- Weigh turkey and allow 15 minutes per 500g plus an extra 20 minutes
- Lightly oil onions and turkey breast, sprinkle with salt & pepper
- Place onions in a roasting tray so they form a platform and will soak up any roasting juices
- Scatter some sage leaves over onions, then place the turkey over the onion and sage bed
- Preheat oven to 180°C and roast turkey until the skin turns golden, then cover with aluminium foil reduce heat to 160°C
- Baste regularly to keep the meat moist
- To test if turkey is cooked, insert a fine skewer into the thickest part of the thigh and the juices should run clear (if not continue cooking until they do)
- Transfer meat to a plate and cover loosely with foil and leave in a warm place for 15 minutes
- Carefully remove onions and return to a 180°C oven to color
- Place roasting dish on the stove top and add cranberry jelly stirring with a wooden spoon until hot
- Pour chicken stock into the roasting dish and simmer for 5 minutes
- Add any roasting juices collected from the resting meat and thicken the liquid with a mixture of corn flour and cold water, strain sauce
- Serve turkey with some stuffing, onion halves and drizzle with sauce
- Roasting at lower temperatures (slow roasting) results in less moisture loss. This means the end result is succulent and moist and usually feeds more. Well worth it if you have the time.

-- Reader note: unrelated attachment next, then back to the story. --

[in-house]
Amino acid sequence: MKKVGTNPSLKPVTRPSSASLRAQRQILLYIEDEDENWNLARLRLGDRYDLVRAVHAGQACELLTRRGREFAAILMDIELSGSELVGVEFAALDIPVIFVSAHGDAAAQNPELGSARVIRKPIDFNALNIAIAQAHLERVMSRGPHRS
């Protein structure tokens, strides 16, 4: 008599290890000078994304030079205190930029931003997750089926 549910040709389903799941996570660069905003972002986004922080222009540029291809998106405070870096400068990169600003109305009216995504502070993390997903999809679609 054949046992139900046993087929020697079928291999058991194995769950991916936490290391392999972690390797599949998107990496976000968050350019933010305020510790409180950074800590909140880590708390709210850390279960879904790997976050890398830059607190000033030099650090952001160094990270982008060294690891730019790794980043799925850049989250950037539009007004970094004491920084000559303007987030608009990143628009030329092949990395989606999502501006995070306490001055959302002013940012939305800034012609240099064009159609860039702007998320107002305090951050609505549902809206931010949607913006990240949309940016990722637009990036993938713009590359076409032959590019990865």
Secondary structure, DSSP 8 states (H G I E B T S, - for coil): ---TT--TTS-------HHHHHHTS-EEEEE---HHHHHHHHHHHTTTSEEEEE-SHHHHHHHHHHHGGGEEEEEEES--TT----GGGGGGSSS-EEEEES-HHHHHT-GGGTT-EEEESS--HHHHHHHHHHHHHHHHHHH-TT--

- Leftover meats should be cooled and refrigerated within 2 hours of cooking. Then they can be safely enjoyed in sandwiches or rolls the next day.
Meet Stephan Muller
The Wursthütte owner since 2013.
Old Werner Muller started the Wursthütte Butcher Shop in Malvern more than 35 years ago. His goal was to produce the most authentic sausages for his Australian customers. His quality standards were extremely high. The Wurst (sausage) had to be so perfect that you could sell it in any European butcher shop from Zurich to Vienna. Werner’s nephew, Stephan Muller, arrived from Luzern Switzerland thirteen years ago to help out his uncle. He always wanted to learn this traditional craft from him. Stephan, a sixth-generation Butcher, later became the owner of the Wursthutte in 2013. Today, Stephan continues the family legacy in a very competitive market.